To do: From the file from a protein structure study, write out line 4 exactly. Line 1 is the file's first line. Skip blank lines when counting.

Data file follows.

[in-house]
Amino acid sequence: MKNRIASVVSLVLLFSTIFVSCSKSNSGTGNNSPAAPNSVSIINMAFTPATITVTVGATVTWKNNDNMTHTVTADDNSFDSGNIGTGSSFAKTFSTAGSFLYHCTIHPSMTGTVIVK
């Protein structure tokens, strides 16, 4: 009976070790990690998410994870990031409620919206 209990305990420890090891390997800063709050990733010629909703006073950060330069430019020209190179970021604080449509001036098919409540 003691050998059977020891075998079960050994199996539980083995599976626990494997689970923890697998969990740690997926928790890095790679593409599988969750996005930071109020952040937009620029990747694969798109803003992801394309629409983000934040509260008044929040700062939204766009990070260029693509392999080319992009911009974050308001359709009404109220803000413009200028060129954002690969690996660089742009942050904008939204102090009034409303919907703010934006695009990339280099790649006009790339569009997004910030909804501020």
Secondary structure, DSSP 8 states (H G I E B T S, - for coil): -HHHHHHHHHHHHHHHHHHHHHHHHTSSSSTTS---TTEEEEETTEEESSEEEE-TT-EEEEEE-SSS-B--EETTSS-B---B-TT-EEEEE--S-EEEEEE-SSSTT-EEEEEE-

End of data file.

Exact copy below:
Secondary structure, DSSP 8 states (H G I E B T S, - for coil): -HHHHHHHHHHHHHHHHHHHHHHHHTSSSSTTS---TTEEEEETTEEESSEEEE-TT-EEEEEE-SSS-B--EETTSS-B---B-TT-EEEEE--S-EEEEEE-SSSTT-EEEEEE-